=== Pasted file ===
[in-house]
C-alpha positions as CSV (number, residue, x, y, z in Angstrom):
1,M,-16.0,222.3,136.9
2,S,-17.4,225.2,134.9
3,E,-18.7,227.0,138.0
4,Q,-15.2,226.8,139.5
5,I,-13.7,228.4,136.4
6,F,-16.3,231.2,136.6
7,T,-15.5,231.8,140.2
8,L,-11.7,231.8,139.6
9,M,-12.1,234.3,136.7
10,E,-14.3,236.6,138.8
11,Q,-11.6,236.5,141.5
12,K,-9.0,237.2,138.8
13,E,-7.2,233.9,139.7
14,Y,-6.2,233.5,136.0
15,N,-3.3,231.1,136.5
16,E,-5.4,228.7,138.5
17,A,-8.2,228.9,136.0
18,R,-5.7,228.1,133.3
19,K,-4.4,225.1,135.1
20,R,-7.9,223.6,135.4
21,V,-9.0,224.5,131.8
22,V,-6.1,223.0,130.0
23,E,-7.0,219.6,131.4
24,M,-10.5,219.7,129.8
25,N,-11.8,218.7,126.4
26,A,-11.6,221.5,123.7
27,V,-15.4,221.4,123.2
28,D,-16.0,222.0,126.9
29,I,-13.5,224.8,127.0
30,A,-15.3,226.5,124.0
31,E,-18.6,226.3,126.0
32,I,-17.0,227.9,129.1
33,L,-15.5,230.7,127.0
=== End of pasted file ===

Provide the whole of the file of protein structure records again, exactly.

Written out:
[in-house]
C-alpha positions as CSV (number, residue, x, y, z in Angstrom):
1,M,-16.0,222.3,136.9
2,S,-17.4,225.2,134.9
3,E,-18.7,227.0,138.0
4,Q,-15.2,226.8,139.5
5,I,-13.7,228.4,136.4
6,F,-16.3,231.2,136.6
7,T,-15.5,231.8,140.2
8,L,-11.7,231.8,139.6
9,M,-12.1,234.3,136.7
10,E,-14.3,236.6,138.8
11,Q,-11.6,236.5,141.5
12,K,-9.0,237.2,138.8
13,E,-7.2,233.9,139.7
14,Y,-6.2,233.5,136.0
15,N,-3.3,231.1,136.5
16,E,-5.4,228.7,138.5
17,A,-8.2,228.9,136.0
18,R,-5.7,228.1,133.3
19,K,-4.4,225.1,135.1
20,R,-7.9,223.6,135.4
21,V,-9.0,224.5,131.8
22,V,-6.1,223.0,130.0
23,E,-7.0,219.6,131.4
24,M,-10.5,219.7,129.8
25,N,-11.8,218.7,126.4
26,A,-11.6,221.5,123.7
27,V,-15.4,221.4,123.2
28,D,-16.0,222.0,126.9
29,I,-13.5,224.8,127.0
30,A,-15.3,226.5,124.0
31,E,-18.6,226.3,126.0
32,I,-17.0,227.9,129.1
33,L,-15.5,230.7,127.0